Editorial Note: In light of the responses we have received regarding this article by Richard Noll, PhD, that was posted on our website on December 6, 2013, the article has been reposted with a modification. Additionally, we are posting responses from certain of the individuals mentioned in the article and from Dr Noll in order to leave analysis of the article up to our readers.
Some mass cultural phenomena are so emotionally charged, so febrile, and in retrospect so causally incomprehensible, that we feel compelled to move on silently and feign forgetfulness.
Historian Alfred Crosby noted these “peculiarities of human memory” in the 1976 first edition of his book America’s Forgotten Pandemic: The Influenza of 1918.1 “Why have (Americans) so thoroughly forgotten it since?” he asked.1(p319) Until Crosby’s book appeared, even historians had avoided the painful subject for 50 years. Without resorting to psychiatric or psychoanalytic explanations, Crosby speculated that any mass event that had “enormous influence” but that “utterly evades logical analysis” might justify our ignorance of it “because the alternative would be to sink into the quicksand of speculation without any limits.”1(p322)
Just 25 years ago, American psychiatry was infected by a psychic pandemic that originated outside the profession. In 1983 it broke out of a reservoir of religious, legal, psychotherapeutic, and mass media mixing bowls. Children in US day-care centers and adults in psychotherapy told 2 distinct versions of their malady. By 1988, some elite members of the American Psychiatric Association (APA) were making it worse. They had become its vectors. Then other elite psychiatrists stepped in to quarantine the profession. Eventually, just like the last wave of the influenza pandemic, after 1994 it ended as suddenly and incomprehensibly as it had started.
As our medical schools and graduate programs fill with students who were born after 1989, we meet young mental health professionals-in-training who have no knowledge or living memory of the Satanic ritual abuse (SRA) moral panic of the 1980s and early 1990s. But perhaps they should. Cautionary tales may prevent the recurrence of pyrogenic cultural fantasies and the devastating clinical mistakes they inspire.
But who should tell this tale? To those of us who are old enough to have been there, that era already seems like a curious relic of the past, bracketed in our memory palaces behind a door we are loathe to open again.
In the 1980s thousands of patients insisted that they were recovering childhood memories of physical and sexual abuse during Satanic cult rituals. In addition to the red or black robes of the abusers and other paraphernalia of devil worship familiar to any horror film devotee, these memories often included the ritual sacrificial murder of children, blood-drinking, cannibalism, bestiality, and incest. Famous believers in SRA ranged from Gloria Steinem to Pat Robertson. A prominent historian of religion has argued that “the emergence of SRA motifs” served as “a kind of feminist and evangelical Christian pornography.”2(p208)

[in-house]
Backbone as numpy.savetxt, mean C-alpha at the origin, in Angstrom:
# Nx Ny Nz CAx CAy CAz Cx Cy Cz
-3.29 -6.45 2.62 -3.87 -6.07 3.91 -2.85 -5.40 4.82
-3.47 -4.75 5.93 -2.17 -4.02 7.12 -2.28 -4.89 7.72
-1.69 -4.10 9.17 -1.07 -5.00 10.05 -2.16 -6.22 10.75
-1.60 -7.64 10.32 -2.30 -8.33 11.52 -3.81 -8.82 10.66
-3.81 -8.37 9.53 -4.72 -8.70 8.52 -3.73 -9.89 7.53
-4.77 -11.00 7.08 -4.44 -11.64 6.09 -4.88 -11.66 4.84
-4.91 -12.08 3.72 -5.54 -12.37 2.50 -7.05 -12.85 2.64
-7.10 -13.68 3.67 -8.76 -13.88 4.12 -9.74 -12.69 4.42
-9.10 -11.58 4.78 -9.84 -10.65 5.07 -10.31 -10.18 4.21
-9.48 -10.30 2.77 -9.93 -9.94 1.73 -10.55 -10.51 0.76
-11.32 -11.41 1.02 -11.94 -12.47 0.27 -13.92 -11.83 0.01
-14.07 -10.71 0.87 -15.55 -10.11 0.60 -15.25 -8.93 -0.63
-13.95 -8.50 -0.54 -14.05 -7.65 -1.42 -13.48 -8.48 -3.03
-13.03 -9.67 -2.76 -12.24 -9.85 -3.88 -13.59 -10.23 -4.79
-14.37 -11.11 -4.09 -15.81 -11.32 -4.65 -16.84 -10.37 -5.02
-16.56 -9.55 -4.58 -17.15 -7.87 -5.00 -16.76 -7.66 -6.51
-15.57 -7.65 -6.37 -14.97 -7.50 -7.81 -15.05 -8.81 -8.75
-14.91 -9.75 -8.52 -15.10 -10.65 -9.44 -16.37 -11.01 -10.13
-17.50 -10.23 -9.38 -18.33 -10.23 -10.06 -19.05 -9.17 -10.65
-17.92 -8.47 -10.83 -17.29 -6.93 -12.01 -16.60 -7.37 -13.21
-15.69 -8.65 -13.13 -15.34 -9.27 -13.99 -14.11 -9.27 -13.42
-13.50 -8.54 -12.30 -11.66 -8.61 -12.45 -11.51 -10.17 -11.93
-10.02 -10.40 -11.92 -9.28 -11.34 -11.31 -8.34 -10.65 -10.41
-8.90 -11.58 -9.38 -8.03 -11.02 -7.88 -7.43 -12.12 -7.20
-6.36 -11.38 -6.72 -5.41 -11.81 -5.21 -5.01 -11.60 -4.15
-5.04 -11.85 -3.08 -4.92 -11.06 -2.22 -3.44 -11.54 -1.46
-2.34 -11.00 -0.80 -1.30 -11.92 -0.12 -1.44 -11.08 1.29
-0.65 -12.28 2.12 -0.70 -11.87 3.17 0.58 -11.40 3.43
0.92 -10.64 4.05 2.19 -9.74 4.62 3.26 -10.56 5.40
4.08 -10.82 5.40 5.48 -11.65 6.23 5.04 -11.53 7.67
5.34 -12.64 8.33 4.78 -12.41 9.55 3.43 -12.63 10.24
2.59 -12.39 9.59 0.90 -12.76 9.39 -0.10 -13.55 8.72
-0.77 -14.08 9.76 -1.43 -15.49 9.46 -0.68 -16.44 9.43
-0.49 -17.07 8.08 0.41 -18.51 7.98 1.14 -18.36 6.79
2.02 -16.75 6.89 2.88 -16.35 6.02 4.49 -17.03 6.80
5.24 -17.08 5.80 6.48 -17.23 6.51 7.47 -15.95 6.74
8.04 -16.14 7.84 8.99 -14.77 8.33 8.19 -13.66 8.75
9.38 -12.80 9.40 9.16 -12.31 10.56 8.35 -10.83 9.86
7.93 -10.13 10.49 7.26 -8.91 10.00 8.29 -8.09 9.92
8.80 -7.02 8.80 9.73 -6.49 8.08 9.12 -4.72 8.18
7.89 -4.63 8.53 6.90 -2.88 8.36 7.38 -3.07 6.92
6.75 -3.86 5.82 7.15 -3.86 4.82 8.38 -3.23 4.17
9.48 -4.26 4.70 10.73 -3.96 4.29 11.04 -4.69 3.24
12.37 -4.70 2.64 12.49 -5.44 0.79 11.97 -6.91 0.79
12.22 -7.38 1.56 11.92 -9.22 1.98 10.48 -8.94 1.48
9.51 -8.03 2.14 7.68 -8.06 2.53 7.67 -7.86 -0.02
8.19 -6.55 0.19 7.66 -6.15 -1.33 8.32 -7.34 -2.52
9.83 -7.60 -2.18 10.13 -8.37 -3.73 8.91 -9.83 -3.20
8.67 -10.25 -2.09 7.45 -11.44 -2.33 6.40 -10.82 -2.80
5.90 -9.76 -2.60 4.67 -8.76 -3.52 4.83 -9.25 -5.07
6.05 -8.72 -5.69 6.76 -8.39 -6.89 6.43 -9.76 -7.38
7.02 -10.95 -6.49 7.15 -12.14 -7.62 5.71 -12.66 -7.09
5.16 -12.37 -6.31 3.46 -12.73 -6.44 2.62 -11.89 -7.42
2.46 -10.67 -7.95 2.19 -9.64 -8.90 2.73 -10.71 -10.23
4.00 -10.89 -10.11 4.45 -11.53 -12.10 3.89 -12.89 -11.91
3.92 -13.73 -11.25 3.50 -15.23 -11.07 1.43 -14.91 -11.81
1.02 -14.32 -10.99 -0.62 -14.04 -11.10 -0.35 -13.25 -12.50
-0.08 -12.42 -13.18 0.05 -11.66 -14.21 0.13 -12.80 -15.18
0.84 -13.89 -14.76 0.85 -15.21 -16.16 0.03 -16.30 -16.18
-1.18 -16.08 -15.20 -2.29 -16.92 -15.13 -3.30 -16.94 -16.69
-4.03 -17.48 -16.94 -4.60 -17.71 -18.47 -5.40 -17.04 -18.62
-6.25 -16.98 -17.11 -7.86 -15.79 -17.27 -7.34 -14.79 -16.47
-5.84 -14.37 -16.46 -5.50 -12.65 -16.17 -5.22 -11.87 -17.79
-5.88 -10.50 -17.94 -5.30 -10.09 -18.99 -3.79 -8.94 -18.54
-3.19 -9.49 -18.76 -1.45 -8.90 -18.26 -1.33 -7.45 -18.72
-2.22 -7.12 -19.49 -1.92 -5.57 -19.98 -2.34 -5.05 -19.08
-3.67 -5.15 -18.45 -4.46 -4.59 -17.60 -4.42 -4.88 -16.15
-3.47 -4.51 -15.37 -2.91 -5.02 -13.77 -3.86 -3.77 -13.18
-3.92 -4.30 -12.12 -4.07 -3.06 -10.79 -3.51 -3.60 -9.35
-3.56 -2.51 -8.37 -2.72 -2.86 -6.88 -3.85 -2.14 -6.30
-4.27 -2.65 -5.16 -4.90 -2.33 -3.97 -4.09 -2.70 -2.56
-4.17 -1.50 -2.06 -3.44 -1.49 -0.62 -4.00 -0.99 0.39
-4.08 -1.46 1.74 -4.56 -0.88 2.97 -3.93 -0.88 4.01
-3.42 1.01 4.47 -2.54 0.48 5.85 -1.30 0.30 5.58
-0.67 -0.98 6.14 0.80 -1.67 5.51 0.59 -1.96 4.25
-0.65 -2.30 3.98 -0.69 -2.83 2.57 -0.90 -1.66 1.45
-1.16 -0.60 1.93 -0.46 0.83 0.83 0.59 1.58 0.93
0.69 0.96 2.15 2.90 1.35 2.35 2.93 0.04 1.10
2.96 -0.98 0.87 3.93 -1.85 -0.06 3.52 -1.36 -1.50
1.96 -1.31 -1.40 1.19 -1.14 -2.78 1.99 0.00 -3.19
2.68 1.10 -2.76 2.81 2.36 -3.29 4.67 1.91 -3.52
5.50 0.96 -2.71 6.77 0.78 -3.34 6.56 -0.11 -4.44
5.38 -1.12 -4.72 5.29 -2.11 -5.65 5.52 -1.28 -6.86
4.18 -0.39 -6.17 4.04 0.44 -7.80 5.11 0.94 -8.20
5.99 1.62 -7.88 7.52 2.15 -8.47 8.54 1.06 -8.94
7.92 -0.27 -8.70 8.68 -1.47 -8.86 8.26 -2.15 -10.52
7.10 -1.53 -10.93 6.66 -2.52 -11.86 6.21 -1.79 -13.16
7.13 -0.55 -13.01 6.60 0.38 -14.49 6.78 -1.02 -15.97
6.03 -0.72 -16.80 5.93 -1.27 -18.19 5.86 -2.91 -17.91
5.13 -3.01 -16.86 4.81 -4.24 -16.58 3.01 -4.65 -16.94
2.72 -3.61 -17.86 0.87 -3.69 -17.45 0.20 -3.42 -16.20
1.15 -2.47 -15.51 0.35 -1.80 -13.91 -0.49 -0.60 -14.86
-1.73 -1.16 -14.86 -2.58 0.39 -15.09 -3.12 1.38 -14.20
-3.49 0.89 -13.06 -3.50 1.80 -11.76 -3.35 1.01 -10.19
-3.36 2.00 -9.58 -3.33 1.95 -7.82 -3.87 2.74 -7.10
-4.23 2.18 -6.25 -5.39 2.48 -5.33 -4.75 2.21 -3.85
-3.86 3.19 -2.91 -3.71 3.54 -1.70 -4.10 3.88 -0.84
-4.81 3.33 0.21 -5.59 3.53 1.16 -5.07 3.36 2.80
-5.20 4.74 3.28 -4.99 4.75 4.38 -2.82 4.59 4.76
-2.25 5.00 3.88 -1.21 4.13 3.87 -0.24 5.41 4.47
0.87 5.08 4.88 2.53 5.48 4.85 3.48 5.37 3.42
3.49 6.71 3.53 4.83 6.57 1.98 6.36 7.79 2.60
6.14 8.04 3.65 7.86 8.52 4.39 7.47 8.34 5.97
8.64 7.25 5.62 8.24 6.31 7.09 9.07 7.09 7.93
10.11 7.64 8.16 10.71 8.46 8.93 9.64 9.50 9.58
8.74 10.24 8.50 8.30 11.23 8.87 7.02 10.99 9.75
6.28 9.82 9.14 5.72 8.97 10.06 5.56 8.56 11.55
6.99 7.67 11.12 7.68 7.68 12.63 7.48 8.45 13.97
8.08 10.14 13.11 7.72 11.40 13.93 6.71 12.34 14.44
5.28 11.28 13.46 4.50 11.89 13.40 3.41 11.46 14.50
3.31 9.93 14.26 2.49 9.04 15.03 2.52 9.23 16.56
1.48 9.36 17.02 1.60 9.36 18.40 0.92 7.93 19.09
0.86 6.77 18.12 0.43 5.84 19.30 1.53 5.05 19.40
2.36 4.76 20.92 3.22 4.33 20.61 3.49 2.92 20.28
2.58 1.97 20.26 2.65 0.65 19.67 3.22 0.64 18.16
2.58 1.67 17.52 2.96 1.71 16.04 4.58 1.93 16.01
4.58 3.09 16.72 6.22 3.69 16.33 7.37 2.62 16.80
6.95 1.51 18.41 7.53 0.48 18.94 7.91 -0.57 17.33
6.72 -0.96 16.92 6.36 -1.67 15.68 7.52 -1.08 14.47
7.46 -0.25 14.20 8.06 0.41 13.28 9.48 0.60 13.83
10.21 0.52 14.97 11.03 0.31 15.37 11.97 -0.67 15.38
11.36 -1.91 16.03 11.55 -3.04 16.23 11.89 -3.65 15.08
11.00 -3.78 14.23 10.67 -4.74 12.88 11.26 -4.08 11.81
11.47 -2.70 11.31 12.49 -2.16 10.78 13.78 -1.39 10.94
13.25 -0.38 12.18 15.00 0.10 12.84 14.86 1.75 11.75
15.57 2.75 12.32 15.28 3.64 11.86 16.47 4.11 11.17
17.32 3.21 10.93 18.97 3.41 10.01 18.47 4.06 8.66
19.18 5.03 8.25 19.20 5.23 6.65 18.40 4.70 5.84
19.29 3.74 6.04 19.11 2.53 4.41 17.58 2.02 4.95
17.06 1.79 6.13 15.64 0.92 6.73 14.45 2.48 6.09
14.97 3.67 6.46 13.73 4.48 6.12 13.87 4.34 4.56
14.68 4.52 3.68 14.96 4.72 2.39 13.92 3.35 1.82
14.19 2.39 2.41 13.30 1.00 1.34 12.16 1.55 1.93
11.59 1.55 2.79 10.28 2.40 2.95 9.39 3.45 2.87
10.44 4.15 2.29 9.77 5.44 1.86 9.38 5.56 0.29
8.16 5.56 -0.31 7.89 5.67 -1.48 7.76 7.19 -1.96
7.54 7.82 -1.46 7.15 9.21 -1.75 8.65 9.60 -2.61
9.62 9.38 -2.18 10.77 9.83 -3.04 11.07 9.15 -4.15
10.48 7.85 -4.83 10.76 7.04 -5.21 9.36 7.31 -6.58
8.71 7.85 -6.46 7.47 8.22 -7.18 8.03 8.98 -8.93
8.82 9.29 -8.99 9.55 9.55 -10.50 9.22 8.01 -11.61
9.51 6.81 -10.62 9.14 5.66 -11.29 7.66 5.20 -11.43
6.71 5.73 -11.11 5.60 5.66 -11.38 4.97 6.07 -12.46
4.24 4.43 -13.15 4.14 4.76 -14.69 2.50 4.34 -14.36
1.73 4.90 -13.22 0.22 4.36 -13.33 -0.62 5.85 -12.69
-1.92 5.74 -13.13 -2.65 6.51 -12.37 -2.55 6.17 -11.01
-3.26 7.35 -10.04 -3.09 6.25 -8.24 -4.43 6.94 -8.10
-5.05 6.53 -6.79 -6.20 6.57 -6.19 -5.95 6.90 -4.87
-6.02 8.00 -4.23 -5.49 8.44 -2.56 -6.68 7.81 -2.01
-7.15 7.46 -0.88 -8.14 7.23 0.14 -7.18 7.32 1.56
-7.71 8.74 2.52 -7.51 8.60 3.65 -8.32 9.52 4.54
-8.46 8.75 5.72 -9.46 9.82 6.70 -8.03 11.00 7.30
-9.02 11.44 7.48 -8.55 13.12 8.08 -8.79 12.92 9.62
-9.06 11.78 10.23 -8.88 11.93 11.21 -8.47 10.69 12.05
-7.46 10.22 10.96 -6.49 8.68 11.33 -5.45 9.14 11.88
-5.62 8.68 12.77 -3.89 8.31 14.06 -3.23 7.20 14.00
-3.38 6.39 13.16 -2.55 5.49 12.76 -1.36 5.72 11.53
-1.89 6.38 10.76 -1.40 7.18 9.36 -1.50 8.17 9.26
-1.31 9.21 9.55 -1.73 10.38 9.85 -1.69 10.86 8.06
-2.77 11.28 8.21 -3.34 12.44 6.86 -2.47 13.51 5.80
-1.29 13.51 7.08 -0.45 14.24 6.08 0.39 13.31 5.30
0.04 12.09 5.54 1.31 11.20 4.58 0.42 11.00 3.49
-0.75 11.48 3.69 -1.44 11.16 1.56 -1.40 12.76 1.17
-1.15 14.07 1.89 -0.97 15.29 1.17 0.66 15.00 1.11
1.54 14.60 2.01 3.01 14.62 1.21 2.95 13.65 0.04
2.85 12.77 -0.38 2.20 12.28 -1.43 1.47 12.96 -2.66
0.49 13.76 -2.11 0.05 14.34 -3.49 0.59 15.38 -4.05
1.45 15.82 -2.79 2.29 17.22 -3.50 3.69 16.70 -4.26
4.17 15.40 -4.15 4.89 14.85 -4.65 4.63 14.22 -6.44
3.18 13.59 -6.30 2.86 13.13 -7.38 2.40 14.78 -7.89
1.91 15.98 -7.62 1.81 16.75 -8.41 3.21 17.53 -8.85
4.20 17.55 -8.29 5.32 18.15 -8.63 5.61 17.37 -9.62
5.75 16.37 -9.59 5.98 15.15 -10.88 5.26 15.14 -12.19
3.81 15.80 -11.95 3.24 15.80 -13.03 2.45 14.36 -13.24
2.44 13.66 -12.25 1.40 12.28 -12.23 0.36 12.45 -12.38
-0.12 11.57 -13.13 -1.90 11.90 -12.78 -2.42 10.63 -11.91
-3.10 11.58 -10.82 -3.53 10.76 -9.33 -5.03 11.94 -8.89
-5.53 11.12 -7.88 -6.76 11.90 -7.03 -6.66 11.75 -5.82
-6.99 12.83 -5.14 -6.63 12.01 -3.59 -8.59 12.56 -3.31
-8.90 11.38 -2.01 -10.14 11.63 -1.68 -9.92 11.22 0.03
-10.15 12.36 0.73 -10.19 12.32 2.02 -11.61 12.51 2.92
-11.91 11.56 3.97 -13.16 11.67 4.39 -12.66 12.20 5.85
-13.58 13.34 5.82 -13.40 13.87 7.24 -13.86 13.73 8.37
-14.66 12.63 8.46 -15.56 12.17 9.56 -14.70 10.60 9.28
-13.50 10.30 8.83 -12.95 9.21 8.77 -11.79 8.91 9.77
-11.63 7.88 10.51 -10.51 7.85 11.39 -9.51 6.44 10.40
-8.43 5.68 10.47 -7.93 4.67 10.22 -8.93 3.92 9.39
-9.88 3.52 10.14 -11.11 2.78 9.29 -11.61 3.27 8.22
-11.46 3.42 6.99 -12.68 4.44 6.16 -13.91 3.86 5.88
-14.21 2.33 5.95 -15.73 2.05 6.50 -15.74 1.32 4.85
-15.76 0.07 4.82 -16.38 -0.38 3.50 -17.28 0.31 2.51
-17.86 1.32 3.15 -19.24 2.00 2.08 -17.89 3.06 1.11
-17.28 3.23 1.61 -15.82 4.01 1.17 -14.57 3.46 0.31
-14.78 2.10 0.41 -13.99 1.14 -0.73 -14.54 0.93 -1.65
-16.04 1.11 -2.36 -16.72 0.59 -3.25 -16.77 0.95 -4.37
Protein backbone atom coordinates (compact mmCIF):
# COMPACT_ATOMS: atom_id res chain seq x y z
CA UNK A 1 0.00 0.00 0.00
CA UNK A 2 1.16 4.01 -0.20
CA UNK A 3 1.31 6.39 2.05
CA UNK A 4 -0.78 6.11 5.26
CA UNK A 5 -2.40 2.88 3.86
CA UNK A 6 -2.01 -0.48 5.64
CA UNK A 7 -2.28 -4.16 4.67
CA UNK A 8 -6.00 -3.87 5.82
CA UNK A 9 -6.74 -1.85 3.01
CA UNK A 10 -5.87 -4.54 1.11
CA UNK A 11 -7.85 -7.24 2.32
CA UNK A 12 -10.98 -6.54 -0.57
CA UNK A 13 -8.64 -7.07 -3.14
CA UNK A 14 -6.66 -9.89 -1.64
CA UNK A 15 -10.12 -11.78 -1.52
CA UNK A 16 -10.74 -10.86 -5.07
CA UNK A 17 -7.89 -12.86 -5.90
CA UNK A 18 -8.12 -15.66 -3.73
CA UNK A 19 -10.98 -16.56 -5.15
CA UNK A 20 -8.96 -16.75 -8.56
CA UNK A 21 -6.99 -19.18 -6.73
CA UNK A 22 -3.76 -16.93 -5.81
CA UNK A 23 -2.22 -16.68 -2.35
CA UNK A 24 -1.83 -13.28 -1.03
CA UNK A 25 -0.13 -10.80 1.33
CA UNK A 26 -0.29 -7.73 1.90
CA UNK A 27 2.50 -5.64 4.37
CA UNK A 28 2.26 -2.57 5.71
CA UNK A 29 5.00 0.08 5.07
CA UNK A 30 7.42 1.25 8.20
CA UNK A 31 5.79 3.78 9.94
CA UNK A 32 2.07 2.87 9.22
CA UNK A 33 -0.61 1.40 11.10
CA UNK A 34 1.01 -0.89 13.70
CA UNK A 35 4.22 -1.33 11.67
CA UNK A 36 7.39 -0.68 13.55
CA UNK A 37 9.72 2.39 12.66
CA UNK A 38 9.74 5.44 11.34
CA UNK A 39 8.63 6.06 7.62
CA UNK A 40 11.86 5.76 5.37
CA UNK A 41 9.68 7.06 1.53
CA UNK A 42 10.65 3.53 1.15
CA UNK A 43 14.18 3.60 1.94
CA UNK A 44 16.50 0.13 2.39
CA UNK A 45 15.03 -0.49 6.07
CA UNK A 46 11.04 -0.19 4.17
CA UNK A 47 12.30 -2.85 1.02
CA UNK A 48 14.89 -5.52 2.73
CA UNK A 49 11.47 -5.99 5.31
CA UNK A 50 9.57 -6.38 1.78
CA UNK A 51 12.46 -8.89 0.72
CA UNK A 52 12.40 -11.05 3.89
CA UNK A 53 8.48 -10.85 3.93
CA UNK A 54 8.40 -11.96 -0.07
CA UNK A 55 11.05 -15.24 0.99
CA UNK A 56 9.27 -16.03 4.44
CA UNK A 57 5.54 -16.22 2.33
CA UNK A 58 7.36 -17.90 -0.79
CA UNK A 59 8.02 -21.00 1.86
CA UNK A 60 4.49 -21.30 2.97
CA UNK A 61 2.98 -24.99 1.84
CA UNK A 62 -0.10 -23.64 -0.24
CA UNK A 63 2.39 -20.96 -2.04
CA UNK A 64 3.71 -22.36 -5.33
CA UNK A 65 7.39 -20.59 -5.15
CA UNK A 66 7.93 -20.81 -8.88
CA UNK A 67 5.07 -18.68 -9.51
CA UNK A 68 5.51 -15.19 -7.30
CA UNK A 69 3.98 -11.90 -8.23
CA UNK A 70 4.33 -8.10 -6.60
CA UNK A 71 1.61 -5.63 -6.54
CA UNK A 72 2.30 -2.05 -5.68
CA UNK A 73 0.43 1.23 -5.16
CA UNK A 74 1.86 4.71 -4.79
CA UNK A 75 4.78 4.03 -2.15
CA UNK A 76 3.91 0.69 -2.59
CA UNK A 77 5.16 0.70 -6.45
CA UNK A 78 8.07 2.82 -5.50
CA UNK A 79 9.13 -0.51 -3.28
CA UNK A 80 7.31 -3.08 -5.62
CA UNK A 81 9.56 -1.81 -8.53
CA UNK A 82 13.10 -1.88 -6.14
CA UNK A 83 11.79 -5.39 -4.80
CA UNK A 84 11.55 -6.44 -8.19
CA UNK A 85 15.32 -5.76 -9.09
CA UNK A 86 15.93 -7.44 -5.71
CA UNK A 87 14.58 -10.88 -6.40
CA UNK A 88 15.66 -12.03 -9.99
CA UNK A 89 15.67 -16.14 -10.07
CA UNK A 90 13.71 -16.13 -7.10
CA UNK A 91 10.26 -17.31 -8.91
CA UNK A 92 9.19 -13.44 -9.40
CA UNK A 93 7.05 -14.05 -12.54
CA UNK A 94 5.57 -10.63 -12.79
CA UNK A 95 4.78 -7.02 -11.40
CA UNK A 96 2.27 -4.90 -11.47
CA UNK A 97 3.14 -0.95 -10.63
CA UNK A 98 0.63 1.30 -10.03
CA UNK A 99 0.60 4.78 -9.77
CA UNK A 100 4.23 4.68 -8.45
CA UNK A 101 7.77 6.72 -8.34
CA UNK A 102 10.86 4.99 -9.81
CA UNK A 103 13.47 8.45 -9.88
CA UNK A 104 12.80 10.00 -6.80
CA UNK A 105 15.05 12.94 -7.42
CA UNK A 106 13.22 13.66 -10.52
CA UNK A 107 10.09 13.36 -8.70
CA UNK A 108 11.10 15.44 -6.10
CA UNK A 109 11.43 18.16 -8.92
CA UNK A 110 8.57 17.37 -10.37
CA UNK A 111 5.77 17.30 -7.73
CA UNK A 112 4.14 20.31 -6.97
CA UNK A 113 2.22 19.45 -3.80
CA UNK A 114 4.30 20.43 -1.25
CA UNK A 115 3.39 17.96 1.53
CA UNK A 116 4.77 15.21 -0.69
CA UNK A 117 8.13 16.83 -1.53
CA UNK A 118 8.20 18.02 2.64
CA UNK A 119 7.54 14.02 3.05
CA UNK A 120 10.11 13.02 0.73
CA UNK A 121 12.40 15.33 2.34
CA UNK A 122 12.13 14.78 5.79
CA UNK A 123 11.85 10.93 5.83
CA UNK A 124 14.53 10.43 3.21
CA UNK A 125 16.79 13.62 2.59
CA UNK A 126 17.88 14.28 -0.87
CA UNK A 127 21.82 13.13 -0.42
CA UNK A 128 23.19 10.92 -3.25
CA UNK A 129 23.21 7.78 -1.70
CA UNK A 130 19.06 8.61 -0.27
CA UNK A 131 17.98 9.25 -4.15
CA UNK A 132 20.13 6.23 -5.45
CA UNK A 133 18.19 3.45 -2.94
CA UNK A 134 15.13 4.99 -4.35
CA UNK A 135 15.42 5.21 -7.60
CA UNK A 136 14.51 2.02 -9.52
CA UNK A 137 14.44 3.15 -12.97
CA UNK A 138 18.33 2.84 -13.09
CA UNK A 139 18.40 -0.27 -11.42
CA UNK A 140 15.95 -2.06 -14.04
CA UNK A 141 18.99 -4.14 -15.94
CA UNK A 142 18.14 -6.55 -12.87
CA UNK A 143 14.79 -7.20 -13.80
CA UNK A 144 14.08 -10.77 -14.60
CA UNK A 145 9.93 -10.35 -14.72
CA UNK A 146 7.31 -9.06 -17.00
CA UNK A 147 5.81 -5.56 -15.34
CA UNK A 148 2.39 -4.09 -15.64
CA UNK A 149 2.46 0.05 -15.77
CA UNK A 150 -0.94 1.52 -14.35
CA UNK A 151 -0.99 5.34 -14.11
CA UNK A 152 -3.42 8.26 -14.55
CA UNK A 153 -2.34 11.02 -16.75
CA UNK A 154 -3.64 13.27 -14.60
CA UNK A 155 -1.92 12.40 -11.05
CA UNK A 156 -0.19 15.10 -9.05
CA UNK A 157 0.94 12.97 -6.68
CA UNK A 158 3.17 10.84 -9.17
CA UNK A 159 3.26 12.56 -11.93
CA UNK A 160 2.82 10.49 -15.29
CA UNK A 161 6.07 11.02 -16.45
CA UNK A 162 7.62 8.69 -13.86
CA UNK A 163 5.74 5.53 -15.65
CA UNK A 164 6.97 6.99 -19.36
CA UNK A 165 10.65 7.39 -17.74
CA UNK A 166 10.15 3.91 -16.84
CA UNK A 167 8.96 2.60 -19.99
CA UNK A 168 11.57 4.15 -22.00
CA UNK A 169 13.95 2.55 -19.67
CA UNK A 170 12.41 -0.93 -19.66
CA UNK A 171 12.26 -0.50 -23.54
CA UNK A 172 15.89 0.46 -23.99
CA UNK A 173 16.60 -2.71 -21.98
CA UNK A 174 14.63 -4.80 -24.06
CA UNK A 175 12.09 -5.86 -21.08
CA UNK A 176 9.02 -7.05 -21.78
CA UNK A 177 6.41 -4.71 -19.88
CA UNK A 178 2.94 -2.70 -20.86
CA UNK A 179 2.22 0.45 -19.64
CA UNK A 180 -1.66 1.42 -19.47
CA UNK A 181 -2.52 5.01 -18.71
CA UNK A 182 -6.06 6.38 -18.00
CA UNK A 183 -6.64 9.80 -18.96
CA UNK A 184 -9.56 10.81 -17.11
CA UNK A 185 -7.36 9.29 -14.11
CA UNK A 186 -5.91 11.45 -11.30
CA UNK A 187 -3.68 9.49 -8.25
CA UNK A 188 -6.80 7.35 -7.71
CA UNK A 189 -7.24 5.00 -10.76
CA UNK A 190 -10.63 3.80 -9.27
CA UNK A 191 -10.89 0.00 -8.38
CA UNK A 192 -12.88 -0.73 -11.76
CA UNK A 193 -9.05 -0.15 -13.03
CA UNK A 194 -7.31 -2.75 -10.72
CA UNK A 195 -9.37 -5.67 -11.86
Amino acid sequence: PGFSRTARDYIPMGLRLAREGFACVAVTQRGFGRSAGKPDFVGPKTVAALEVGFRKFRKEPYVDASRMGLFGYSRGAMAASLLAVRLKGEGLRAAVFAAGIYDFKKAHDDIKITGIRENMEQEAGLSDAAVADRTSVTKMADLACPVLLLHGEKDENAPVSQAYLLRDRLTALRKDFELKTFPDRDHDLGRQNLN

Clinicians who then believed in the factual basis of the claims (and there were many) have probably spent the last 30 years asking themselves, “How could I have been so . . . ?” (fill in the blank). Or perhaps they are still saying to themselves, as the authors of one book suggest in their title, Mistakes Were Made (But Not By Me).3
Their silence is understandable. But even many of the most pivotal of the skeptical psychiatrists of that era have not shared their personal memories in a public forum. Why were they so immune and how did they decide that such clinical narratives had no basis in historical truth?
Might historians of psychiatry offer us something here? Unfortunately, like those generations of historians following the 1918 pandemic, they too have repeated the compulsion to dissociate themselves from an ugly cultural and medical disaster. Revulsion is a human reaction we can certainly all understand.
Despite the discomfort it brings, we owe it to the current generation of clinicians to remember that an elite minority within the American psychiatric profession played a small but ultimately decisive role in the cultural validation, and then reduction, of the Satanism moral panic between 1988 and 1994. Indeed, what can we all learn from American psychiatry’s involvement in the moral panic?